Skip to content

MathBio: Gearing up for Test 2

If you a looking for problems to work on to prepare for Midterm 2, this post will be the place to look.  This will be updated several times over the next few days.

Challenge problems for discrete-time systems.

Solutions to the important parts of the Horseshoe Crab project are written up here:

Horseshow crabs 1a   Horseshoe crabs 1b

For more practice, I recommend 3.3 #5 from the book.

Challenge problems for continuous-time systems.

The first and most important place to find problems for continuous time systems is in my supplemental lecture notes:  Systems of ODEs (pdf).  See in particular problems 4, 5, 6 and 7.  Solutions are included already for 4-6.  I will post a solution to 7 on Monday.

Challenge problem on epidemics.

\dot S = - \alpha SI + \gamma R

\dot I = \alpha SI - \beta I

\dot R = \beta I - \gamma R

Set \beta = 2, \gamma = 1 and impose the constraint that S + I + R = 1.  Rewrite the system as a two dimensional system (in S and I only) and determine a condition for \alpha such that there exists an endemic equilibrium (meaning an equilibrium (S_*,I_*) where S_* > 0 and I_* > 0.  Classify the type of the endemic equilibrium.

SOLUTION

There is an endemic equilibrium if \alpha > 2.  CHECK me on this next part!!!  I’m getting that the endemic equilibrium is a stable spiral if \alpha \in (2.0294, 35.9706)

Challenge Problem for Nullcline Analysis

Consider the following system of ODEs which are from the class of Niche Competition models introduced in class.  (Both species exhibit logistic growth models when alone and have negative mutual interactions.) In this case, we have one unknown parameter a.

\dot x = x ( 2 -x - y)

\dot y = y (a - 2x - y)

  • Sketch the x and y nullclines in three cases:  a = 1, 3, 5.  In each case, note whether there is an equilibrium in the first quadrant (a co-existence equilibrium).
  • For what values of a does this system have a coexistence equilibrium?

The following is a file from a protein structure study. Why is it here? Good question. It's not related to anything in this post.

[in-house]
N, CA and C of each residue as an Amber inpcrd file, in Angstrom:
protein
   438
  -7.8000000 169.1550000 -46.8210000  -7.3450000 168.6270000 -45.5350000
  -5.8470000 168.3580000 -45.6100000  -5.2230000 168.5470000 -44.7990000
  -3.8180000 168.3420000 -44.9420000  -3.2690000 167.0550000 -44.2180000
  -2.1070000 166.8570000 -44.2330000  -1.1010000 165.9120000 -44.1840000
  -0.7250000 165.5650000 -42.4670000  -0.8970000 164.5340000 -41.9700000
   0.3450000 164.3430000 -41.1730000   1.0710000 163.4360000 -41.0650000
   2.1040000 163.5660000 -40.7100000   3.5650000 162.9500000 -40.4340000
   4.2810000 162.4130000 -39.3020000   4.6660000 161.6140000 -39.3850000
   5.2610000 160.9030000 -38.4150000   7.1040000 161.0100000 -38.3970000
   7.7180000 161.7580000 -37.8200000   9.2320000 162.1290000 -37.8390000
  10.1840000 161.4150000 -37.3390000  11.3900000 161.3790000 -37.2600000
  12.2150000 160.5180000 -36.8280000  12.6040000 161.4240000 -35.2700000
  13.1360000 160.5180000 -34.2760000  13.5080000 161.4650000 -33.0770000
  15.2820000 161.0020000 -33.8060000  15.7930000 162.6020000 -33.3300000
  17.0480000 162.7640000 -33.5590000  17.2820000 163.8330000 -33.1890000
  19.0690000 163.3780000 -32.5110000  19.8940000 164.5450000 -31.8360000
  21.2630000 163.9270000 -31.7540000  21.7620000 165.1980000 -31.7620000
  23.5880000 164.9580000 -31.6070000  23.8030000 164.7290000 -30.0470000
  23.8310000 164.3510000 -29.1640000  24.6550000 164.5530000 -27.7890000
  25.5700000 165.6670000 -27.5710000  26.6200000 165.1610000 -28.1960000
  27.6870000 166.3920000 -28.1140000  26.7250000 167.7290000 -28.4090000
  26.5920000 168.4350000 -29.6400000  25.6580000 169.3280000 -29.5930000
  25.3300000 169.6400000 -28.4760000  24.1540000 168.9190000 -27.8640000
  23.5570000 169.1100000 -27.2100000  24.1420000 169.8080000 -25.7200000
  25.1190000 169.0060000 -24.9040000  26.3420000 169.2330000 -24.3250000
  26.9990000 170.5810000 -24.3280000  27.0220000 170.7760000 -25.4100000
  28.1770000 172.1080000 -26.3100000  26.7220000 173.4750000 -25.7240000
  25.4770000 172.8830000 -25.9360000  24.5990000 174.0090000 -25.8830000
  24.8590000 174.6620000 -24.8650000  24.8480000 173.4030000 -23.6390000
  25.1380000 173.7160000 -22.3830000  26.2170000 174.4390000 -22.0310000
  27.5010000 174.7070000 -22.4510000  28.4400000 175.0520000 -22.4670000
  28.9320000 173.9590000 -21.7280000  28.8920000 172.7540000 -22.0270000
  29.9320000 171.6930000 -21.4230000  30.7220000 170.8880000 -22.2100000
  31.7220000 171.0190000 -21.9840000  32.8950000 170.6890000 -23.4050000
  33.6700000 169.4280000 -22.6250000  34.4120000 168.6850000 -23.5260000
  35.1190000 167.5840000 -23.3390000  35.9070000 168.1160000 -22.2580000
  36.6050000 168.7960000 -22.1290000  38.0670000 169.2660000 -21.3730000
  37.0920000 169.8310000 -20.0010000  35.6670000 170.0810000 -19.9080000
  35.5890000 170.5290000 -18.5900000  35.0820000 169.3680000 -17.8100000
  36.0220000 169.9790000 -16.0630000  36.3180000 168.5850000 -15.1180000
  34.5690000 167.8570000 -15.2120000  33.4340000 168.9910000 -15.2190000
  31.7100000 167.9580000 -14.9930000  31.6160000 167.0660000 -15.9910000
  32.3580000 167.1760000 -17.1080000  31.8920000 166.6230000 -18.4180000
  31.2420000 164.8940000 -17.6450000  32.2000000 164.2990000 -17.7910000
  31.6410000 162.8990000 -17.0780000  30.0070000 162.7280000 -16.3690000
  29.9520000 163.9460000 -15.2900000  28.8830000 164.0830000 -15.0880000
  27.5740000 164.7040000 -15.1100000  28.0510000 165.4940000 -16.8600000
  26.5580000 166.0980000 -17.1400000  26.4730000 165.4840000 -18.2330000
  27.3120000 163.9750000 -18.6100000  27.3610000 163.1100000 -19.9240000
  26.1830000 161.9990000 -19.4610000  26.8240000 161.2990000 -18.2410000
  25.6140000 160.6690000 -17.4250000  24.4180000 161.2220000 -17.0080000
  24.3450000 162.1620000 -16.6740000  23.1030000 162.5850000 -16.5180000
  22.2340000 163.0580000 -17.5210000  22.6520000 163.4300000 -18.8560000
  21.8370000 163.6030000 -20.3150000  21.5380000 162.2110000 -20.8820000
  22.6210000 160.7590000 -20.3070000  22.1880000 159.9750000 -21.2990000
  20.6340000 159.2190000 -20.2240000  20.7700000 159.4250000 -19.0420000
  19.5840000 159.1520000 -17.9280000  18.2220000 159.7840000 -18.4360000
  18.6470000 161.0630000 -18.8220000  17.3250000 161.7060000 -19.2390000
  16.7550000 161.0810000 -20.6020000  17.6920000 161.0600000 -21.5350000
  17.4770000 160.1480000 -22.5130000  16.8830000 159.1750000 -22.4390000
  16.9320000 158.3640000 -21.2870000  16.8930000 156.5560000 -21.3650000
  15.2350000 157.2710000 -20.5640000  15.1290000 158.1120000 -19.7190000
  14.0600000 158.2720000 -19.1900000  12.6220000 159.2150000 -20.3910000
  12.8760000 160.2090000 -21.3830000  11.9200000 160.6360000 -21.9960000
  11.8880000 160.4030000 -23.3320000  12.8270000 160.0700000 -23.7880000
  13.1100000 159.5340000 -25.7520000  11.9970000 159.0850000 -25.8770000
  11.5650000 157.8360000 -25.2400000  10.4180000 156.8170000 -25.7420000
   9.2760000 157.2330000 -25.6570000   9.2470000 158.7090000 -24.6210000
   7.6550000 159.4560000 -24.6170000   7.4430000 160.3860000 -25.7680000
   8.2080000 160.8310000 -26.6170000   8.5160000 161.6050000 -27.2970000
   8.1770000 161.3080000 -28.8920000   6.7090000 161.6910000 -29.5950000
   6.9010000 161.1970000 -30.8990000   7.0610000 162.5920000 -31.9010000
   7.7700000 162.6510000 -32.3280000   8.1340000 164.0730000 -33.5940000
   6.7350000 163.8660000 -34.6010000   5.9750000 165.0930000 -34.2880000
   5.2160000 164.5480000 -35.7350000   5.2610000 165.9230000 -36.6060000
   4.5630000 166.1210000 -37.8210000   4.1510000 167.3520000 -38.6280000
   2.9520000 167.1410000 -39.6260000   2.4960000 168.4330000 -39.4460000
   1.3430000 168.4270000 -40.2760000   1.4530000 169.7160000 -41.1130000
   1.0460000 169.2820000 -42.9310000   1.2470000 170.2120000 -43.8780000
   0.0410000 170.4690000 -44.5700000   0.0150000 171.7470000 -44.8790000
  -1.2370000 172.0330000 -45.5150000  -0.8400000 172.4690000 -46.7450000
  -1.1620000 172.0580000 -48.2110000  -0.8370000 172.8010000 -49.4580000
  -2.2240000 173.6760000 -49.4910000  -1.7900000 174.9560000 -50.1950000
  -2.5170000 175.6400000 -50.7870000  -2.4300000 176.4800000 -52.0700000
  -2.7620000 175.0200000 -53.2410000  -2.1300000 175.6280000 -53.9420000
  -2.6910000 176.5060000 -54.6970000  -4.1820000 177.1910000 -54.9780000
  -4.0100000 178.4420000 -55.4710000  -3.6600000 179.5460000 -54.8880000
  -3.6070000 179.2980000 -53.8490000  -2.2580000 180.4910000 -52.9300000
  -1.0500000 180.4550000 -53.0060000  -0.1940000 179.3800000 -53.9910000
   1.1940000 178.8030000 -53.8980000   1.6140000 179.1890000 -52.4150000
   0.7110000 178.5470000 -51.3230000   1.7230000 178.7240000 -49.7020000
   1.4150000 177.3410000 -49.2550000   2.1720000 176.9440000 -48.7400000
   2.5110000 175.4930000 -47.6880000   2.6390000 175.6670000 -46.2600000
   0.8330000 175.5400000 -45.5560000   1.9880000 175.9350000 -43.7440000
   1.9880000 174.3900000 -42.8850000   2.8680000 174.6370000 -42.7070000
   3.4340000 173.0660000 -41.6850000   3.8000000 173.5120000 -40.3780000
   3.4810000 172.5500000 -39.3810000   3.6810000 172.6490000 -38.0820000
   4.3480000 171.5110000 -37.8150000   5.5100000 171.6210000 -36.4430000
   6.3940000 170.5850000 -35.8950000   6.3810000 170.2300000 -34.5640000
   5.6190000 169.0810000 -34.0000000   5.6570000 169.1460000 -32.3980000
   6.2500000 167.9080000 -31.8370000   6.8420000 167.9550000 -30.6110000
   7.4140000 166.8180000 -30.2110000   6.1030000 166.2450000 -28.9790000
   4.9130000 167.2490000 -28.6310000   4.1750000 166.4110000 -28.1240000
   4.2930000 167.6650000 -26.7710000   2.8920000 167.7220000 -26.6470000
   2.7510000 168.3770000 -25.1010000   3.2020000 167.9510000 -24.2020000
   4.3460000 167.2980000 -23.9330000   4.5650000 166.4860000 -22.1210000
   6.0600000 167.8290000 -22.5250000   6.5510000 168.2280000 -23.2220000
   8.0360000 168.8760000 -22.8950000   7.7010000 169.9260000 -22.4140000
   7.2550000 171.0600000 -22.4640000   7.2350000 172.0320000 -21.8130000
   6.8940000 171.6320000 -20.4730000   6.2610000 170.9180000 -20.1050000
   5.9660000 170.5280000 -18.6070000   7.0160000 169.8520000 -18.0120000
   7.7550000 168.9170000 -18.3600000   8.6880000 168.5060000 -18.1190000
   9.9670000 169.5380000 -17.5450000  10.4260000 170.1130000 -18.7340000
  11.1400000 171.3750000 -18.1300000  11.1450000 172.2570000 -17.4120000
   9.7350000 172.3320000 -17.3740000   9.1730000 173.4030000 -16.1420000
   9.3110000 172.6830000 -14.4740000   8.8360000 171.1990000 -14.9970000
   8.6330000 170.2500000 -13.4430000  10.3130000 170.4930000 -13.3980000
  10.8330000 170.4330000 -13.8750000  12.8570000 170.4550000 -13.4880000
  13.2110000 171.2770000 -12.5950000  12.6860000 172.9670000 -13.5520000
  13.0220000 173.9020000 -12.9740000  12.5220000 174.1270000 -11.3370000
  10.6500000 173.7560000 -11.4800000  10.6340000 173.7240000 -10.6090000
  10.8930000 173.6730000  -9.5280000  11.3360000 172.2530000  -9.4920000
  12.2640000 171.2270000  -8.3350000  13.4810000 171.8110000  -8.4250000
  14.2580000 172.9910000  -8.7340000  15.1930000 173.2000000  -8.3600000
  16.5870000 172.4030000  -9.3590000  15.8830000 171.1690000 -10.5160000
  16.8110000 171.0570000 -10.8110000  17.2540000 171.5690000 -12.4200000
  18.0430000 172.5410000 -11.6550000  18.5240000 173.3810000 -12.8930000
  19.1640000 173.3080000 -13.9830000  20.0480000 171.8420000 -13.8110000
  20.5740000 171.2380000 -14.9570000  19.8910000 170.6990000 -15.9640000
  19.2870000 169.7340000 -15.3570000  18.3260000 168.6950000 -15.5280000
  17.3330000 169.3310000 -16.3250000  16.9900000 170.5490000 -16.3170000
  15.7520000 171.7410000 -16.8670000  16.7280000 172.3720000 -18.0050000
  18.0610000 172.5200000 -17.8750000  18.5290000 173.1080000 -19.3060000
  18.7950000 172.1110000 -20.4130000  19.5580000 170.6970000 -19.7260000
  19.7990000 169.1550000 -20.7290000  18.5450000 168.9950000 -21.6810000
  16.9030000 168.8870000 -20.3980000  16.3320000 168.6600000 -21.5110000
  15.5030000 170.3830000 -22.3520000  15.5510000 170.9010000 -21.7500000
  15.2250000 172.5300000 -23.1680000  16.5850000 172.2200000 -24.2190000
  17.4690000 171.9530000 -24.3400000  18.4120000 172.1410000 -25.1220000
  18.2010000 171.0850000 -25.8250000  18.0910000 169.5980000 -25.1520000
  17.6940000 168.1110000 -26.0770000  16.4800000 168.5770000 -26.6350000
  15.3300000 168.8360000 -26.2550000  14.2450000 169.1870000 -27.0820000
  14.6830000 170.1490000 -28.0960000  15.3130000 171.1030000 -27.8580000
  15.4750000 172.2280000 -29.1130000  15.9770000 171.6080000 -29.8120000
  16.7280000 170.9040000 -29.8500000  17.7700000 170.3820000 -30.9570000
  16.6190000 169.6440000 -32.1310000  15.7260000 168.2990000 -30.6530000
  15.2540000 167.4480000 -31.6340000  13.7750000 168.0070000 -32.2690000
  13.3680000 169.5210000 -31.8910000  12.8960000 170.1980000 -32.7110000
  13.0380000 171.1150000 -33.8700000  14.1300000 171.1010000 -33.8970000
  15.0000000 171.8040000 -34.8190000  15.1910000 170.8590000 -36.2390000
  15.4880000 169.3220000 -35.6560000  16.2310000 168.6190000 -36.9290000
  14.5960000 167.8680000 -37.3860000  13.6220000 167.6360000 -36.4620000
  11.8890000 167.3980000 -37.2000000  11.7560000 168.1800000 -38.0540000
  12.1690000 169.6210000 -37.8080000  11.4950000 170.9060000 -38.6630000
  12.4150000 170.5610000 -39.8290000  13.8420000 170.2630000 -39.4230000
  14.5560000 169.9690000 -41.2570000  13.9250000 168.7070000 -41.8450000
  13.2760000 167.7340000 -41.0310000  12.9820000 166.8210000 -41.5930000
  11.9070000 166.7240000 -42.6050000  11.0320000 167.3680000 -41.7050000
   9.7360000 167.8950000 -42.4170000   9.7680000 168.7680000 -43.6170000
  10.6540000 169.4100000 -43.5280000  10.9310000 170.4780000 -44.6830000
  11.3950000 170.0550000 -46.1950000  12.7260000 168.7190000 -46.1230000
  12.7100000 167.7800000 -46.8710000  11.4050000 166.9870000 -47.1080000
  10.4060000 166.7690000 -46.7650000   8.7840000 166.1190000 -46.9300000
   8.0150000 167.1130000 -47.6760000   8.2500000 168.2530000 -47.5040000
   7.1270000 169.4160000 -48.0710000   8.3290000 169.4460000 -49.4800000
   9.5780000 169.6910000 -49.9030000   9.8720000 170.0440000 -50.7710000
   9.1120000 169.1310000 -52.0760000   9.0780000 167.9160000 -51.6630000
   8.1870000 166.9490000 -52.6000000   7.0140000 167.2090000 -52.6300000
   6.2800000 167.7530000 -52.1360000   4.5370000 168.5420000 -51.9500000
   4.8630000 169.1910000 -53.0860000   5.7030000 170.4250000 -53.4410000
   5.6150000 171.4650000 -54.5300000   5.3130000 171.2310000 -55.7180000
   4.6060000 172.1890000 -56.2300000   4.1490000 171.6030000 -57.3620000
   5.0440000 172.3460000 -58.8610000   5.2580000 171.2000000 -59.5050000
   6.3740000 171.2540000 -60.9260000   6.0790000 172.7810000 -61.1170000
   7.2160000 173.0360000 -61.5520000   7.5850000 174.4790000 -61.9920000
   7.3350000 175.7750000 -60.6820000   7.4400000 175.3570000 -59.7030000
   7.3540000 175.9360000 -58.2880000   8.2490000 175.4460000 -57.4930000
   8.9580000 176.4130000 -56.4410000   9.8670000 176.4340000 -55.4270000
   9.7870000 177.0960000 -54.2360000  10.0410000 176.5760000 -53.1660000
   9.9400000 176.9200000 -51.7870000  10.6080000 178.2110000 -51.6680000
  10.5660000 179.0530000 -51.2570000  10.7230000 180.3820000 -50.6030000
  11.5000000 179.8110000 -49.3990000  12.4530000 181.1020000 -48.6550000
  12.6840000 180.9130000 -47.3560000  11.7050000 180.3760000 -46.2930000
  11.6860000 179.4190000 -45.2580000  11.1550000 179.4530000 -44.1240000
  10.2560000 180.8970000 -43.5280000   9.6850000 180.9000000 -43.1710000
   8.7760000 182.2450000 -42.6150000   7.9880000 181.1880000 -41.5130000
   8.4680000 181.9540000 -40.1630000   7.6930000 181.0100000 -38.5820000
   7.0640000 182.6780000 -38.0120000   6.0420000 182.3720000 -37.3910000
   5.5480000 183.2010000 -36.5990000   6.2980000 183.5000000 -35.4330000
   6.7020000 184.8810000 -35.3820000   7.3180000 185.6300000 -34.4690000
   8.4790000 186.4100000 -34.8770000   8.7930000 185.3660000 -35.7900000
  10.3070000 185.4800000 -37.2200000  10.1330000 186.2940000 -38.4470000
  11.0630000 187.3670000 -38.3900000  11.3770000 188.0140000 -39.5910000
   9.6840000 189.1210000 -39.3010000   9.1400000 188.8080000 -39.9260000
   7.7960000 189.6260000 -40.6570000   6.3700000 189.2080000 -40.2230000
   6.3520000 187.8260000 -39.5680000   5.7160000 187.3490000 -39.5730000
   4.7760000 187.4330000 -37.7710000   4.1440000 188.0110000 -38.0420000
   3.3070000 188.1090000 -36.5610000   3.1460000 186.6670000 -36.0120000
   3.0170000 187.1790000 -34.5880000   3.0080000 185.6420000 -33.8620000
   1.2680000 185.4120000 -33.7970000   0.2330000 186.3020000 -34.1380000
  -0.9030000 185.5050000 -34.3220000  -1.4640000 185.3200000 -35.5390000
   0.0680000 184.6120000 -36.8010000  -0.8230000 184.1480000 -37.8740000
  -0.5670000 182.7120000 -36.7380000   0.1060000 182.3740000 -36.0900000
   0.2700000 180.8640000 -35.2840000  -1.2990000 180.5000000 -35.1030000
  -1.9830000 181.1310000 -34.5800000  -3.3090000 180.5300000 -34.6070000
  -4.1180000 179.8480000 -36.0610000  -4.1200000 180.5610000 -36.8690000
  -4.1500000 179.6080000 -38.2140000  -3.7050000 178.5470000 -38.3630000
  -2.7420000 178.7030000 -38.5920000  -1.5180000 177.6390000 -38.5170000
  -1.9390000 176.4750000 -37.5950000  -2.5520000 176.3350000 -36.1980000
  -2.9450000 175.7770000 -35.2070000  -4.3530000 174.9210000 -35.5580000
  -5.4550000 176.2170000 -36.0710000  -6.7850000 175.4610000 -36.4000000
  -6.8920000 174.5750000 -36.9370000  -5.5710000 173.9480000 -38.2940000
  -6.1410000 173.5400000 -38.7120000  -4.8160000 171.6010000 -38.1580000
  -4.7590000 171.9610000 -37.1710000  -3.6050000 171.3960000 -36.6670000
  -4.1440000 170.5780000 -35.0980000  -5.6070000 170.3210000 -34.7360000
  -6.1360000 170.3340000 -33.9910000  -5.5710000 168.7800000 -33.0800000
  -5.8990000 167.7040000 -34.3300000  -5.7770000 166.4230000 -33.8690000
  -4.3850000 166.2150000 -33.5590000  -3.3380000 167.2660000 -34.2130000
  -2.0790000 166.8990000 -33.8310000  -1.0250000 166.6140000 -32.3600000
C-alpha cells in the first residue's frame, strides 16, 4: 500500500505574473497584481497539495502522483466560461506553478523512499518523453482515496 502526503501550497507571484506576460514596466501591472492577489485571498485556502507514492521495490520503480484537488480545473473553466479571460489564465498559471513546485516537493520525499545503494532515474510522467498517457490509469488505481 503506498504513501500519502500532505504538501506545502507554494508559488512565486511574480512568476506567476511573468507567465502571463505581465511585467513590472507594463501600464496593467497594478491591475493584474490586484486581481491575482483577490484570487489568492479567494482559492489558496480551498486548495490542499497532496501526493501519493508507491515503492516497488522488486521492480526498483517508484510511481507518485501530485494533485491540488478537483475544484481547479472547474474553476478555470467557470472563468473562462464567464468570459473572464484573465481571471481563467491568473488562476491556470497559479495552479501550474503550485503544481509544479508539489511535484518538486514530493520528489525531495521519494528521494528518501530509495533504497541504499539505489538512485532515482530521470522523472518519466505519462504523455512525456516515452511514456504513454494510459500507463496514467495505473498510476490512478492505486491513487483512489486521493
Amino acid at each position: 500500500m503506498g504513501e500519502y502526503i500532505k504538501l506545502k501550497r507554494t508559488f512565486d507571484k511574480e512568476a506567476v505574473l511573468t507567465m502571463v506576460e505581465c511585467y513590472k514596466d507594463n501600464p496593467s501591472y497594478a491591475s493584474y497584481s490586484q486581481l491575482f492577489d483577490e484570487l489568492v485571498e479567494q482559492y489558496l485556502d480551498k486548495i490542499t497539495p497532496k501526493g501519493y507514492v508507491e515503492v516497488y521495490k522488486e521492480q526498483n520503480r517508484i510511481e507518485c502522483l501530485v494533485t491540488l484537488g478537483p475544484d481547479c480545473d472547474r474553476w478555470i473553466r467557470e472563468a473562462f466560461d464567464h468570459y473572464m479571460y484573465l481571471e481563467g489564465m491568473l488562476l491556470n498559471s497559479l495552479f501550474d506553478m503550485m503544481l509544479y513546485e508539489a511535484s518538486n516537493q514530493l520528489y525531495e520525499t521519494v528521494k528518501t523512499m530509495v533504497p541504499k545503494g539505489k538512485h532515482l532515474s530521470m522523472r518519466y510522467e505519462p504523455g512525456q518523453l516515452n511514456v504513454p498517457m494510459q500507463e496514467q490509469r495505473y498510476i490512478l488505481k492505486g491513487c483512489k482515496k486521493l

• When the coexistence equilibrium exists, what is its type?

SOLUTION

The x- and y- nullclines for this problem are pictured below.

Nullclines of the Challenge problem

Nullclines of the Challenge problem

There is only a coexistence equilibrium if a \in (2,4). This equilibrium has coordinates (x_*,y_*) = (a-2, 4-a).  After computing the Jacobian and evaluating at the fixed point, we see that the trace of the Jacobian is -2 for all values of a, while the determinant is -(a-2)(4-a) which is always negative.  We conclude that, when it exists, the coexistence equilibrium is always a saddle node.

 

7 Comments Post a comment
  1. William Vebert #

    I wasn’t sure where to post this, but wanted it to be noted. Problem 3.3 #3 has a typo (either in the solutions or the statement). The second equation should have a y withy the -s coefficient rather than an x.

    March 30, 2014
  2. William Vebert #

    I think there may be a typo at the top of page 10 in your supplemental notes, Dr. McKinley. In the case of complex roots, should the general solution have the t next to the second vector? Maybe I wrote it down wrong when we discussed it in class.

    April 1, 2014
    • Scott Alister McKinley #

      Will, you are right. There is a typo there. There should be no t where you are seeing it.

      April 1, 2014
  3. Franco #

    Will there be a post with the solutions to these questions so we may compare against what we did?

    April 1, 2014
    • Scott Alister McKinley #

      Solutions to the last two challenge problems are now posted along with the solutions to the parts of the Horseshoe Crab problem that I graded but did not cover in class.

      April 1, 2014
  4. William Vebert #

    I got slightly different bounds for alpha in the epidemic problem (2.303, 31.697). Here is a link to the work that I did: http://tinypic.com/r/s4oy77/8 (I don’t feel like fiddling with the LaTeX right now/sorry it’s grainy). I did not actually draw the nullclines on this page, but did on another to check where the intersections were.

    It’s quite possible I messed up somewhere in the Jacobian. Did anybody else get something different?

    April 1, 2014
  5. Marcus Reis #

    No, I got the same answer William, I think the posted solution is just a tad off, checked your work too and couldn’t find any mistakes.

    April 2, 2014

Leave a Reply

Fill in your details below or click an icon to log in:

WordPress.com Logo

You are commenting using your WordPress.com account. Log Out / Change )

Twitter picture

You are commenting using your Twitter account. Log Out / Change )

Facebook photo

You are commenting using your Facebook account. Log Out / Change )

Google+ photo

You are commenting using your Google+ account. Log Out / Change )

Connecting to %s